As members of the press, we understand the responsibility and impact of our position-how the ideas we communicate can spread like wildfire, how errant facts or ethical missteps can tragically reverberate and how the smallest distortion can give readers the wrong idea about a story. At this paper, as with any, mistakes are made and diligently corrected when discovered. But a gross error occurred when the Web site The Daily Beast named Emerson College the most dangerous
college campus in America
last month. Emerson students shouldn't pay the Beast's foolish findings any attention: The site's methodology was irresponsible and inaccurate.
The list considered statistics from crime close to campus as well as the amount of crime per-capita. So hypothetically, neighboring
schools, one small and one large, with overlapping off-campus reporting areas, could have hugely different safety ratings.
This obvious flaw greatly discredits the Beast's findings.
Simply taking a per-capita rating from the results of their points-based rating system does not sufficiently address the drastically
different environments, local conditions and divergent institutional characters of the 25 allegedly most-unsafe colleges.
Nor does it give the Beast license to compare these schools "apples-to-apples," as it claims to in its explanation of the methodology.
Their formula, however well-intentioned, reveals how difficult
ranking colleges against one another can be. The Beast says that only colleges with 4,000 students or more were examined. Only two other schools of "the most dangerous 25" have fewer students than Emerson's 4,380: The University of Maryland-Eastern Shore, at 4,086, and California State University at Monterey Bay, with 4,080. Both of those schools stand in non-urban areas, with Monterey's inclusion perhaps due only to one outlying murder case, which local authorities later deemed a case of justified self defense, the Beast admits. Nevertheless, the Web site, while conceding this fact, said the murder still "strongly impacted" its ranking,
effectively acknowledging an anomaly while doing nothing to correct for it. That crime, the tragedy of which is not disputed, lays open the survey's methodology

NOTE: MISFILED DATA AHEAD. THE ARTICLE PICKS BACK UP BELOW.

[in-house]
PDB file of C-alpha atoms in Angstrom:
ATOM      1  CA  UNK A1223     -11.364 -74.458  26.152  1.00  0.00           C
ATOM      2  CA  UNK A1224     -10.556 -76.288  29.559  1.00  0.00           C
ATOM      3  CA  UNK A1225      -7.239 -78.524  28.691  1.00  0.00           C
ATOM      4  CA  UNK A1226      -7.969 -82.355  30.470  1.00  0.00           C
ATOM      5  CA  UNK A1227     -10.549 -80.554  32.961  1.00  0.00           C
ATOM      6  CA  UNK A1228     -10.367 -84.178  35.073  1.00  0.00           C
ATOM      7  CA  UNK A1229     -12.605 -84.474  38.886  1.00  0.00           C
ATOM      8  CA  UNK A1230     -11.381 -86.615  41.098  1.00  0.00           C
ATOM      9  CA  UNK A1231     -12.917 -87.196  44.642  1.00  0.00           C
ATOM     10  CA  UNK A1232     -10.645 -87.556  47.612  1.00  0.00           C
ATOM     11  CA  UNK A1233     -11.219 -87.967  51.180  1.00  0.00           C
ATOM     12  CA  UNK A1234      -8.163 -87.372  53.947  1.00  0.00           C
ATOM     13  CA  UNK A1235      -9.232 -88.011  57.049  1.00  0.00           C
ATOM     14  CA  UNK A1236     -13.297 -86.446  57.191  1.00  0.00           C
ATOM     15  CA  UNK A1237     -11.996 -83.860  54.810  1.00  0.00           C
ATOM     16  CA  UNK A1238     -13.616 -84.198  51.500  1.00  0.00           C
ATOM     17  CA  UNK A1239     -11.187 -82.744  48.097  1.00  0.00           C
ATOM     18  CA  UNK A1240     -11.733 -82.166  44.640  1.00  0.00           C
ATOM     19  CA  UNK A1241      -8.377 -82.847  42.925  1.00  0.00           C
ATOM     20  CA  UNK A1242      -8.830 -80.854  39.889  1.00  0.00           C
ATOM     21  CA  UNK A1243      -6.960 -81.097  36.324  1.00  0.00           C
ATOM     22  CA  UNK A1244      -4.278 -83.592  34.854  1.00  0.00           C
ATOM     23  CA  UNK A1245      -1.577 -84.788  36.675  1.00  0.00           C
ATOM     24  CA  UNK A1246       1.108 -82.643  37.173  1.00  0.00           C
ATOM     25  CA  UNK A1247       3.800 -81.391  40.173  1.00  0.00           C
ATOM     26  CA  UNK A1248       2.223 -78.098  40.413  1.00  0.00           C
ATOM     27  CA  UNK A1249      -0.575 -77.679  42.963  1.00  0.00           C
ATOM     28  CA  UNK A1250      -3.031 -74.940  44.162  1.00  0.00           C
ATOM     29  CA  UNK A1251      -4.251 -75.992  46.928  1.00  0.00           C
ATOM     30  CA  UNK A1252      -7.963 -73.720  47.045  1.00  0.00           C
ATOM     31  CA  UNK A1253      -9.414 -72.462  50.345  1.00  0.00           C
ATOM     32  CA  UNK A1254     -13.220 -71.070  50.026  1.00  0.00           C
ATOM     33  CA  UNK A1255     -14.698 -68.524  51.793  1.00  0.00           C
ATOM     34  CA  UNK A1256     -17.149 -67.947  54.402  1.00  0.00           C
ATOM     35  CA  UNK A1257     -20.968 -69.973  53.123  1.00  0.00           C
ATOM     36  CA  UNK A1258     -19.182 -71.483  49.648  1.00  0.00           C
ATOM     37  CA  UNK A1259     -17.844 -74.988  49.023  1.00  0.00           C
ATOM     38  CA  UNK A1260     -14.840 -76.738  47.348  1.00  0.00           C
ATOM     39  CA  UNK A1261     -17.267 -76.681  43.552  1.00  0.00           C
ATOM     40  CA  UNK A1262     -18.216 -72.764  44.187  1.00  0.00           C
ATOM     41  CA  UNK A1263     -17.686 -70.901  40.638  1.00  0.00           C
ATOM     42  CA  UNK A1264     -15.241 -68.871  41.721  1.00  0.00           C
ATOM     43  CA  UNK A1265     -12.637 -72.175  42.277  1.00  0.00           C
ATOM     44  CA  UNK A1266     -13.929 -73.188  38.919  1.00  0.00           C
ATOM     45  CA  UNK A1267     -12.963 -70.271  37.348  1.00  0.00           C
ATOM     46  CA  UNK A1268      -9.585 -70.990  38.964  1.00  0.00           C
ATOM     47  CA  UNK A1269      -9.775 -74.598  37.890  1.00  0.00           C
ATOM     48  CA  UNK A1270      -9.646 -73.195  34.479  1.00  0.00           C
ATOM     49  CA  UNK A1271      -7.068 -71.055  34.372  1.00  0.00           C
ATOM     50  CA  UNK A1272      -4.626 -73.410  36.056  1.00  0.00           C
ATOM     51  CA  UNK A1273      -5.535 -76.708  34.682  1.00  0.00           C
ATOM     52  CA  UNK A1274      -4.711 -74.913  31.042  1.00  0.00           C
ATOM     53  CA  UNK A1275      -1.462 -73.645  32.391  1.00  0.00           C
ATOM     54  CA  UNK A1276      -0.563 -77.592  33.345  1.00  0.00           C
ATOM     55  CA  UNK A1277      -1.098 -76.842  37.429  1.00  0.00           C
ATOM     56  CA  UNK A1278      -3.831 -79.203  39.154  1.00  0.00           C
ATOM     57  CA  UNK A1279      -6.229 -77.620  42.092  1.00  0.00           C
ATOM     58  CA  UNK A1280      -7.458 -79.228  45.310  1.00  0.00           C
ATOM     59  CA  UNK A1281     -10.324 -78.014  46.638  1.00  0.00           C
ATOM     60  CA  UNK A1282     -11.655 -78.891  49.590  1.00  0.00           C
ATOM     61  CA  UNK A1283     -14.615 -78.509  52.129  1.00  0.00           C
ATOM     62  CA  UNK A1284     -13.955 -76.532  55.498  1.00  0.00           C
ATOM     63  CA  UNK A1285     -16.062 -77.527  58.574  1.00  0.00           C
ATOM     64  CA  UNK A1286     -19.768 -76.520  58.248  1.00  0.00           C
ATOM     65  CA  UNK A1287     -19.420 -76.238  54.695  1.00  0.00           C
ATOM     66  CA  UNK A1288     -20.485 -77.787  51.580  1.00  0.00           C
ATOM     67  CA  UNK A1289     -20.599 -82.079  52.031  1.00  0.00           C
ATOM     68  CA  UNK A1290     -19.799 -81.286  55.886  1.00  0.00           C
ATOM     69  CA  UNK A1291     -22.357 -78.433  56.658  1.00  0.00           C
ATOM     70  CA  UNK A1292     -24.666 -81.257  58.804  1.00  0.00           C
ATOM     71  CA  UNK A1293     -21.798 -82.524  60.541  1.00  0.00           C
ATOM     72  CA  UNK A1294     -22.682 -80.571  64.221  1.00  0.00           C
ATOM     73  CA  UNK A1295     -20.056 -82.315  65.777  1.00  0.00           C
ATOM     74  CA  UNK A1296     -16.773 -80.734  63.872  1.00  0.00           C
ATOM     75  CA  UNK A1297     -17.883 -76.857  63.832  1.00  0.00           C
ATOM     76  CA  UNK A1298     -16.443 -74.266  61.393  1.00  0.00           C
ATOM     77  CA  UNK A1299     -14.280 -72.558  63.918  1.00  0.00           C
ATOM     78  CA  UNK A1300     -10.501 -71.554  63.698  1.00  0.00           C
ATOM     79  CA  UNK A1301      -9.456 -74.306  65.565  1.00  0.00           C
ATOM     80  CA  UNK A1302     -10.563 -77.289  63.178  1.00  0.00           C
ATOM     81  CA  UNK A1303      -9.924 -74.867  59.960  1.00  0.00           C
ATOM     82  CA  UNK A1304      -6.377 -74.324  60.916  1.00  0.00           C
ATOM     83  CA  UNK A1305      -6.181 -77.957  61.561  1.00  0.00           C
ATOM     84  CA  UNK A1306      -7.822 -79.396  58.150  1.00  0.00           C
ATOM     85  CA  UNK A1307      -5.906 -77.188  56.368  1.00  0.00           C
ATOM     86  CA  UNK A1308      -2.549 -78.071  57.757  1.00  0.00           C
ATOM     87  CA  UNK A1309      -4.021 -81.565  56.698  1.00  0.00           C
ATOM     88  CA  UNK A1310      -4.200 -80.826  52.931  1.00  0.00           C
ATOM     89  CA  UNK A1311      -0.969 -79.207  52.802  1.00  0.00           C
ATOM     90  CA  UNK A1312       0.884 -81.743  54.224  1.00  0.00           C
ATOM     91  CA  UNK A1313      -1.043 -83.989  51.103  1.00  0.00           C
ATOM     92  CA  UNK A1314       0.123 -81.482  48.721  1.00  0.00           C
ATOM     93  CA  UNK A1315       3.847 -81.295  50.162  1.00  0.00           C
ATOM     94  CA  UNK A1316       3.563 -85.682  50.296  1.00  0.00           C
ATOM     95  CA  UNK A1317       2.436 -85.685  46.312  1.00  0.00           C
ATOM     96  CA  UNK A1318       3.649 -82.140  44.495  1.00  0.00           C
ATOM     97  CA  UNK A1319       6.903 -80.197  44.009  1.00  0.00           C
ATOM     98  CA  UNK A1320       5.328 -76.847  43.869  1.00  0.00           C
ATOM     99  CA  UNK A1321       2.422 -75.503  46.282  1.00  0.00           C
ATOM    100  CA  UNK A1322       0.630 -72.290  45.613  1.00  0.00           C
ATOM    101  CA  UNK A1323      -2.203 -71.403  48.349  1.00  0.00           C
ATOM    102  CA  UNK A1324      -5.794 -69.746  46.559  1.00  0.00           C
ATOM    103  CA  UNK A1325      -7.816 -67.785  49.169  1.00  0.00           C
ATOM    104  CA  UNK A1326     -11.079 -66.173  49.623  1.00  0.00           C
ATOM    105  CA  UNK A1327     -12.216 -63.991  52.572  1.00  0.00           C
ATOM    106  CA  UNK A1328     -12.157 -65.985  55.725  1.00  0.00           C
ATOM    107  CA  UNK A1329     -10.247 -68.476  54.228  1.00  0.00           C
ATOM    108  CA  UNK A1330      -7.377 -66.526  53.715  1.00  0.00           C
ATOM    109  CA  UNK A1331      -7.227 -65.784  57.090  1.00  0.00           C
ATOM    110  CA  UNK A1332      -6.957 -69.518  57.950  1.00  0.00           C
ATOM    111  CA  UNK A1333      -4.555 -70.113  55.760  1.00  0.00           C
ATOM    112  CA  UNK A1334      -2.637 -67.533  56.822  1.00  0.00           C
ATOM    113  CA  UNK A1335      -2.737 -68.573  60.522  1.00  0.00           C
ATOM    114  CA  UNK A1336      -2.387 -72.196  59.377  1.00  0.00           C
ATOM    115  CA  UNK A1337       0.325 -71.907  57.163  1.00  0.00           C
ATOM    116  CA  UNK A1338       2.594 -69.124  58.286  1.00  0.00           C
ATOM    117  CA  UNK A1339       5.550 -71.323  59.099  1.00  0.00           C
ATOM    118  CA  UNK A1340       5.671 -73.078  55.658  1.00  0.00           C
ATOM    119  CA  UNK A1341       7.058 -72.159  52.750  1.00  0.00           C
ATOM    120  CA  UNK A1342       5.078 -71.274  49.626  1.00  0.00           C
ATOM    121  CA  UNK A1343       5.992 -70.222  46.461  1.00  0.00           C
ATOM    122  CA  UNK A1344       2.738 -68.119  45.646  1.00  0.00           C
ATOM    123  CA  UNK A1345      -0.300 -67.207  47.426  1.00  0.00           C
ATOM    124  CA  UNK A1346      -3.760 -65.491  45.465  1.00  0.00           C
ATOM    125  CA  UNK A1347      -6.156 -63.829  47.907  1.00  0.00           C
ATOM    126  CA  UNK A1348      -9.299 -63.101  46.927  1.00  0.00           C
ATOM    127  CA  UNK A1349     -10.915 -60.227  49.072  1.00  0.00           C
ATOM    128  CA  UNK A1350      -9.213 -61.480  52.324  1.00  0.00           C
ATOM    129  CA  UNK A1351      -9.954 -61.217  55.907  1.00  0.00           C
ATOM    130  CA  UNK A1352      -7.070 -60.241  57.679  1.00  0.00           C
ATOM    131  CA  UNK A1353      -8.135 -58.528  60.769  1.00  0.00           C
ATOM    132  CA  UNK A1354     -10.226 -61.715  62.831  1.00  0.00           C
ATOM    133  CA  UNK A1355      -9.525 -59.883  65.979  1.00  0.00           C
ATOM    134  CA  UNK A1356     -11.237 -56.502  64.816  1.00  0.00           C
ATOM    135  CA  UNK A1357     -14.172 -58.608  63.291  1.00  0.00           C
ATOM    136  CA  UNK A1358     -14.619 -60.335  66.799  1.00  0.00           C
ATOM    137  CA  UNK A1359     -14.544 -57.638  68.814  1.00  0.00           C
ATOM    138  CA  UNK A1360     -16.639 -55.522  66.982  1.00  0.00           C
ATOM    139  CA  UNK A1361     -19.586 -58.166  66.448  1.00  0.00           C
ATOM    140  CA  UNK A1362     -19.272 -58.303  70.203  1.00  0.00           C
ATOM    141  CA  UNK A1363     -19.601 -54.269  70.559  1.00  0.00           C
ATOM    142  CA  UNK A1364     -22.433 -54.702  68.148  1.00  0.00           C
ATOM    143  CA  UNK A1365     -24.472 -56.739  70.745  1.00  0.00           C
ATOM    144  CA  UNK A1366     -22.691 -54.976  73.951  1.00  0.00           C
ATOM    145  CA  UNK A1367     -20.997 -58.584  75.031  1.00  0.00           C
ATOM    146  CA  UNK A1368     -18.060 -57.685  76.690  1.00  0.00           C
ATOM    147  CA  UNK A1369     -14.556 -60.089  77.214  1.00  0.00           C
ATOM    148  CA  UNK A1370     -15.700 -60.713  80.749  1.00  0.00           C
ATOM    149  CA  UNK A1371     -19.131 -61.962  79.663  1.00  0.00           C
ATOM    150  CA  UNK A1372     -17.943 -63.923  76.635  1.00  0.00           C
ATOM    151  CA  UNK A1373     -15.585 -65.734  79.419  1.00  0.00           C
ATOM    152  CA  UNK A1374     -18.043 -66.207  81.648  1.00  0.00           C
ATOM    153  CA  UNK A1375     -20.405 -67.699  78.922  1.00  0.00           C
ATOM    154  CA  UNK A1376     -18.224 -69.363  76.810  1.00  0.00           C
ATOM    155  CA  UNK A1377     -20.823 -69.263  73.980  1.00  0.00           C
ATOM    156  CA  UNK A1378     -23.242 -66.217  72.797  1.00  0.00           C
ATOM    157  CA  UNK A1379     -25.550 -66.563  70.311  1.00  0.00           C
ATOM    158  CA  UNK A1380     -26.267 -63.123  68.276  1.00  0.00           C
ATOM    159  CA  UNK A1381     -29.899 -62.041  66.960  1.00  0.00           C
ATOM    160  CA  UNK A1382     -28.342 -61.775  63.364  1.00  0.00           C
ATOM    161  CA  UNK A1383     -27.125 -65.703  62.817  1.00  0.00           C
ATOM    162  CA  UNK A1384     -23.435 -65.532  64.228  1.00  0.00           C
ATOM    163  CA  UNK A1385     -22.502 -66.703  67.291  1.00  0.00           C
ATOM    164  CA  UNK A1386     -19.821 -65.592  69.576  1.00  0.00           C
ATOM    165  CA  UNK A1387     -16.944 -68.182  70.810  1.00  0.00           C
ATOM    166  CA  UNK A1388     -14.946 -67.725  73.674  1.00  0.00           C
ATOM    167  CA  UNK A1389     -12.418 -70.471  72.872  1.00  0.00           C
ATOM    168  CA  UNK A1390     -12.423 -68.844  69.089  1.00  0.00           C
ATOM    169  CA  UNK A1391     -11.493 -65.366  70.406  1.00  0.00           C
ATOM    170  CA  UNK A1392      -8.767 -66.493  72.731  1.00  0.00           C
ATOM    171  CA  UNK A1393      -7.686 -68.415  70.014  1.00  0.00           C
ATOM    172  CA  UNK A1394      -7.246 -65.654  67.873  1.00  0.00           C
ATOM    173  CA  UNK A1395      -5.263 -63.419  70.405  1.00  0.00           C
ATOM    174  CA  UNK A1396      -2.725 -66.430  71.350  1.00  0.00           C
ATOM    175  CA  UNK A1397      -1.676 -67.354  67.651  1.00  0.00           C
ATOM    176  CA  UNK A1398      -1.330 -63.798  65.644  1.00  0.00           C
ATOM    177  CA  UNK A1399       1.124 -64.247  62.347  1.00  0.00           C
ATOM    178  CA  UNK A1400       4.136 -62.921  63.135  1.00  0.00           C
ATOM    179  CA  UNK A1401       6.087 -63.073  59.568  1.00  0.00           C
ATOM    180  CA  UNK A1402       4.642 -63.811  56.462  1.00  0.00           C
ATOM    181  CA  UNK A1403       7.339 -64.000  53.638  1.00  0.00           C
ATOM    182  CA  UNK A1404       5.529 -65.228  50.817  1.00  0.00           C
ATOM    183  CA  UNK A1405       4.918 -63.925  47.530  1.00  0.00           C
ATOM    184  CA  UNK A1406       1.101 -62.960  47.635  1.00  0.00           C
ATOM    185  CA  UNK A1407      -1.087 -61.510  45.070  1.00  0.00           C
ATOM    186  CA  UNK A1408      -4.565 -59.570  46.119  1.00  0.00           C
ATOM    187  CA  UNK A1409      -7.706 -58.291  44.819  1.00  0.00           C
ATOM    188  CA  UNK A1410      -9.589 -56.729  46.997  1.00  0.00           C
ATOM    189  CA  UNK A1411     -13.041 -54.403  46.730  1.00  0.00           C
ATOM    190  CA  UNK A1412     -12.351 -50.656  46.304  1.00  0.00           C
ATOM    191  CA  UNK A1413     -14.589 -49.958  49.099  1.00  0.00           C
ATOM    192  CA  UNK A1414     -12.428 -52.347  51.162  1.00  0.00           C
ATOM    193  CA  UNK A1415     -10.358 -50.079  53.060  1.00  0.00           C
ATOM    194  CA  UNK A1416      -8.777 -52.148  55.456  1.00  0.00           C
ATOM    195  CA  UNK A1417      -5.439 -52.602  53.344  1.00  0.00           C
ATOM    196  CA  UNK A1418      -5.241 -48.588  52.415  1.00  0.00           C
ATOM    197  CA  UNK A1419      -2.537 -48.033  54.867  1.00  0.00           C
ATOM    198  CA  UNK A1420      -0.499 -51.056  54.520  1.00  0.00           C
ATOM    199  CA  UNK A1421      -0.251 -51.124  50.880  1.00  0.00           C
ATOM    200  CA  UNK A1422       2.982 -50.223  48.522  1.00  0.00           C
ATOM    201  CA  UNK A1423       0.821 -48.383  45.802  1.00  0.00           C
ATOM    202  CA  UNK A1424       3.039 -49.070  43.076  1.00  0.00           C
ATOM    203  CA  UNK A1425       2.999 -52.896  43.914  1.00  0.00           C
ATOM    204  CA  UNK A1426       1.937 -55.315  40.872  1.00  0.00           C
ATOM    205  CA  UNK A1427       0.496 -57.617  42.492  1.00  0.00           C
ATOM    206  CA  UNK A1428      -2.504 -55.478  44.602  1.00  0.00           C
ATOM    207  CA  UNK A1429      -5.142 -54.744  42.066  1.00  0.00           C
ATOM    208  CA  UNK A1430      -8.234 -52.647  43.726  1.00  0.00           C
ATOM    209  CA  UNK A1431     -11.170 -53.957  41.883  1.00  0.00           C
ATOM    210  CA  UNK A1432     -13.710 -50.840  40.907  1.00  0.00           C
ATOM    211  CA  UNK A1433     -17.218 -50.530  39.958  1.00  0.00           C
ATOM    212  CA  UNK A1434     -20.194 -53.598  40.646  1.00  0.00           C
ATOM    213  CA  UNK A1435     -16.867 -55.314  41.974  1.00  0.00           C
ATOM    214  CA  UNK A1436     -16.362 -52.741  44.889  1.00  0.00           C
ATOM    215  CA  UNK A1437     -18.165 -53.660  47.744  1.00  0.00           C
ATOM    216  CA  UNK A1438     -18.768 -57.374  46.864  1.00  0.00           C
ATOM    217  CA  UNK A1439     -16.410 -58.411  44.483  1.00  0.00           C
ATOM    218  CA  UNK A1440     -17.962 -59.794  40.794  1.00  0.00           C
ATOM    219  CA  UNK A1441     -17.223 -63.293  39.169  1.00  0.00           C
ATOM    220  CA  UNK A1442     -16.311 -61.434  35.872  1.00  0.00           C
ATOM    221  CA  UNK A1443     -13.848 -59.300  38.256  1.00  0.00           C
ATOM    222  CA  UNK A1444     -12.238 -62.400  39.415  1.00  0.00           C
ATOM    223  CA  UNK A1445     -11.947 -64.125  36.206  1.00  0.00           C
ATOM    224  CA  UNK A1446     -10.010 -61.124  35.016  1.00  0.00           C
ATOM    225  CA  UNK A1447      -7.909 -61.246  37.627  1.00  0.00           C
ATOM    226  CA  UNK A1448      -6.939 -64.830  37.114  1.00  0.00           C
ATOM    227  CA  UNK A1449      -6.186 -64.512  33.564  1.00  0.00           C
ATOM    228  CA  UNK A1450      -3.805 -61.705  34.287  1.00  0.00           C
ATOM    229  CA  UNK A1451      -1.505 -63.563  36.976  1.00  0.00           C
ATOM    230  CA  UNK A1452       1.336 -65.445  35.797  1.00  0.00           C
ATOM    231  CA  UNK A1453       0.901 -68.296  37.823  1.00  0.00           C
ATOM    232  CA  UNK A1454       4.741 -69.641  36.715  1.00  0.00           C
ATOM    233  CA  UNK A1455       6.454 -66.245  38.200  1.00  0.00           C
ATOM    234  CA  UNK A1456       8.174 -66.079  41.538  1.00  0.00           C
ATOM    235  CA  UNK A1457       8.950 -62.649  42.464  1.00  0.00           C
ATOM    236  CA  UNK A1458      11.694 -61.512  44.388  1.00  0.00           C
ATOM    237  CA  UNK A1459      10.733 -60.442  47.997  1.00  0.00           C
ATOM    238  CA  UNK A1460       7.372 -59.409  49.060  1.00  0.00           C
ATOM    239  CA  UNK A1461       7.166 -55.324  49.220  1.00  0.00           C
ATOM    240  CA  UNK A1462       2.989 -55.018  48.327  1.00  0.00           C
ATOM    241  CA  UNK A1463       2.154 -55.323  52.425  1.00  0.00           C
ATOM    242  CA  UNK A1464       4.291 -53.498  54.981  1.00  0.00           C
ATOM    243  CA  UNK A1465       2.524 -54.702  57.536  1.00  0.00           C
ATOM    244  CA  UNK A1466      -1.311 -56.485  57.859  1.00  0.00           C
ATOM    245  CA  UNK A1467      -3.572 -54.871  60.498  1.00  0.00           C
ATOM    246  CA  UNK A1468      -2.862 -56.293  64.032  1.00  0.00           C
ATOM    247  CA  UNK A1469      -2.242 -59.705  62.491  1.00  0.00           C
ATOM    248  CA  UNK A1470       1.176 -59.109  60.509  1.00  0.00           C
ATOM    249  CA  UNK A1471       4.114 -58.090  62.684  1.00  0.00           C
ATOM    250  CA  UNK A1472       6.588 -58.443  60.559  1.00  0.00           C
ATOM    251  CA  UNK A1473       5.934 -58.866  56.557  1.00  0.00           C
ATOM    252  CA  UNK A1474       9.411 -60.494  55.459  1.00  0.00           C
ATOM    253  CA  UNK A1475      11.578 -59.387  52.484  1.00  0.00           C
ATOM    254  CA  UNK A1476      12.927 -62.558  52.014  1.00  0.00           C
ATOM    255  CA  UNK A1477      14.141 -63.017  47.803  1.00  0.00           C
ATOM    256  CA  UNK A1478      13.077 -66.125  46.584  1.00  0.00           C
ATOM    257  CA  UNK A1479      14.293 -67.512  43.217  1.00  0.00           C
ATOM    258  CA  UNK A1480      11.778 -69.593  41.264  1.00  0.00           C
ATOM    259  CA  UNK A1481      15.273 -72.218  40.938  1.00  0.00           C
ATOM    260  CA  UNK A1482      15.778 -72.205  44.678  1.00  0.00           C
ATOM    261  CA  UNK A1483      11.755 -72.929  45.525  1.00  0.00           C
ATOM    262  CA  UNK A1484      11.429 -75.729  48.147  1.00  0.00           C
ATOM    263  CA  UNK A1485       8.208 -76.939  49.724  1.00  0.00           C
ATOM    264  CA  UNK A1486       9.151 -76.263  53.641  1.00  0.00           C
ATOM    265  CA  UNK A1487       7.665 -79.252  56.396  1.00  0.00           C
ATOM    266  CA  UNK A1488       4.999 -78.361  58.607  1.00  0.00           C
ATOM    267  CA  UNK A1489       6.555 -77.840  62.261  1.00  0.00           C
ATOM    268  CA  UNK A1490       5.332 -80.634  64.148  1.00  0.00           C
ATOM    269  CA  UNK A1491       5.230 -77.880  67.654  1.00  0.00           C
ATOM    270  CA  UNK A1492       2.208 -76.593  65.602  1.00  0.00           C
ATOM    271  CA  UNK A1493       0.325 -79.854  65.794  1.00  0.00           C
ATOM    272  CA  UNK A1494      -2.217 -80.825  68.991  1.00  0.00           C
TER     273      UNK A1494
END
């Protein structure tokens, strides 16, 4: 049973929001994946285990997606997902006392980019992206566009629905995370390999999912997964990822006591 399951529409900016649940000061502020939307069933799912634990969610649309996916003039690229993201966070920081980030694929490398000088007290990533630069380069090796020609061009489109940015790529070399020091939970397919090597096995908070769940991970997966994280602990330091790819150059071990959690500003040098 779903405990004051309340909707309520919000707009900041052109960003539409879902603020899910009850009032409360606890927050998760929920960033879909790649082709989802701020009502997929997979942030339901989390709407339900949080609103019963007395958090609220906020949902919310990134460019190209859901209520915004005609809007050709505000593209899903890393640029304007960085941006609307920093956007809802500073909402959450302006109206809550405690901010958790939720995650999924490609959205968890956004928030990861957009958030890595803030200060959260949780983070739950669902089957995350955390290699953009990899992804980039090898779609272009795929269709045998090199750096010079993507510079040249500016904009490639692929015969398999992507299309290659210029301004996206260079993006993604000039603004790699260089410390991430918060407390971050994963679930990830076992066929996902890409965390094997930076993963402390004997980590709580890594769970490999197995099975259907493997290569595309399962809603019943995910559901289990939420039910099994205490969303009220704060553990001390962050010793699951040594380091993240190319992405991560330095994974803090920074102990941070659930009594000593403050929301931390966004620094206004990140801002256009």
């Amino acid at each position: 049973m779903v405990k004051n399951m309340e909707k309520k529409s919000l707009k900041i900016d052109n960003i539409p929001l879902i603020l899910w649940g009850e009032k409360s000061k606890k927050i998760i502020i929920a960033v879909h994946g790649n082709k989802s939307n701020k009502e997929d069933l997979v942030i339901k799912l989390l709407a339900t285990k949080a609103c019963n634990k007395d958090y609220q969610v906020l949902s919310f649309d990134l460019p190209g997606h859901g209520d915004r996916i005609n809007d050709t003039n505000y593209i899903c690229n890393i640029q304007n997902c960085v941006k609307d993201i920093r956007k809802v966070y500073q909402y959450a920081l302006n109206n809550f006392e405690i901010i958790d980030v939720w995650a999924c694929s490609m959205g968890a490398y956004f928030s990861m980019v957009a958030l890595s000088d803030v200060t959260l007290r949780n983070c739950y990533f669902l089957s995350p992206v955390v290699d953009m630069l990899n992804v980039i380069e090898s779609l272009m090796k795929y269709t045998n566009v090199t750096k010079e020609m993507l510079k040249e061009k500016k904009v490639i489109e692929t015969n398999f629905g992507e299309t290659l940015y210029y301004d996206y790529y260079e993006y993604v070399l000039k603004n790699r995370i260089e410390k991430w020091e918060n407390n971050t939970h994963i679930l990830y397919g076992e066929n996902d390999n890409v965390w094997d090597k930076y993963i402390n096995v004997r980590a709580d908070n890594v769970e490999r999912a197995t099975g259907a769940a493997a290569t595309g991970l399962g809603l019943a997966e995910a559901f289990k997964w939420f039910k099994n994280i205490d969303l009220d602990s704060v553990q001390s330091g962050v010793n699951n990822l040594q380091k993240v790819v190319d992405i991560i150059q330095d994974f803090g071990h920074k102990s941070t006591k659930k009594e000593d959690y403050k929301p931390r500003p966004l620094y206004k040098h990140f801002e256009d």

to the potentially drastic impact of outliers.
And outliers abound: Where is even a mention of the tragedy
at Virginia Tech in April of 2007, squarely within the survey's
time frame, which resulted in the murder of 32 people on campus and the suicide of the student gunman who shot them in cold blood? Only Virginia Tech's size seemed to save it from inclusion on the Beast's list, where the practice of dividing
their rating by the number of total students irreparably skews what otherwise could have been a shockingly unsafe rating for the Blacksburg, Va. campus.
The Beast's exercise in collegiate
judgment is more experiment
than yardstick, the results of which are mostly reflective of their methods and selected data set, not of any intrinsic measurement
Irresponsible reporting has consequences. From this foolish episode, Emerson admissions and student life stand to suffer the most. Some prospective students
may steer clear of Emerson
because of this ridiculous rating. Some current students and their families may grow paranoid, fearful for their loved ones' safety.
We invite the reporters and editors at The Daily Beast to come see for themselves the alleged "hot zone." We won't mind. Enjoy an evening show at The Cutler Majestic Theater. Eat pizza across the street. Perhaps
try actually chatting with the imperiled students for whom you fear. Or, if that's too much to ask, run a correction.
We do it all the time.